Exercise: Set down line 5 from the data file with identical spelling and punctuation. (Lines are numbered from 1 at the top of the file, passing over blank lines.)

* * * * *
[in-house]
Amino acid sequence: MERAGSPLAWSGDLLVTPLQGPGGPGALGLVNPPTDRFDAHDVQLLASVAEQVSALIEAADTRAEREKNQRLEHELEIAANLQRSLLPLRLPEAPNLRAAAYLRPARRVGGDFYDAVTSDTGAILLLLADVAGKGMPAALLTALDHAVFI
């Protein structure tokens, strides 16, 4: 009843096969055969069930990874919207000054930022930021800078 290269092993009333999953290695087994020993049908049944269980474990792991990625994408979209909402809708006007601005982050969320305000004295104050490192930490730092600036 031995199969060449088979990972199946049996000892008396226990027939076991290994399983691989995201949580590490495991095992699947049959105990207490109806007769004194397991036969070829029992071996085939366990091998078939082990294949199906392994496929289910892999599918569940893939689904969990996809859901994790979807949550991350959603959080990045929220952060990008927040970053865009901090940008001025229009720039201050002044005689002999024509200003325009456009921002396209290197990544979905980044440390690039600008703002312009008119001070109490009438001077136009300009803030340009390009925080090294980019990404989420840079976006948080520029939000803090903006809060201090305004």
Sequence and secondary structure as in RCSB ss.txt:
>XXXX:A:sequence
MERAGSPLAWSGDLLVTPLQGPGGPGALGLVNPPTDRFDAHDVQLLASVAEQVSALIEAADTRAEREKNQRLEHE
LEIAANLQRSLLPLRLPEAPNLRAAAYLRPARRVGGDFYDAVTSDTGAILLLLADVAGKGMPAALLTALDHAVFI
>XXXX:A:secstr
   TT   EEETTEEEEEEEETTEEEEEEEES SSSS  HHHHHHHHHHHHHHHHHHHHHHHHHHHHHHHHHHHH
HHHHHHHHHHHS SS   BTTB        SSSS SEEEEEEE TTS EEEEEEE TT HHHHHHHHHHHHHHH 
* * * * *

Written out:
>XXXX:A:sequence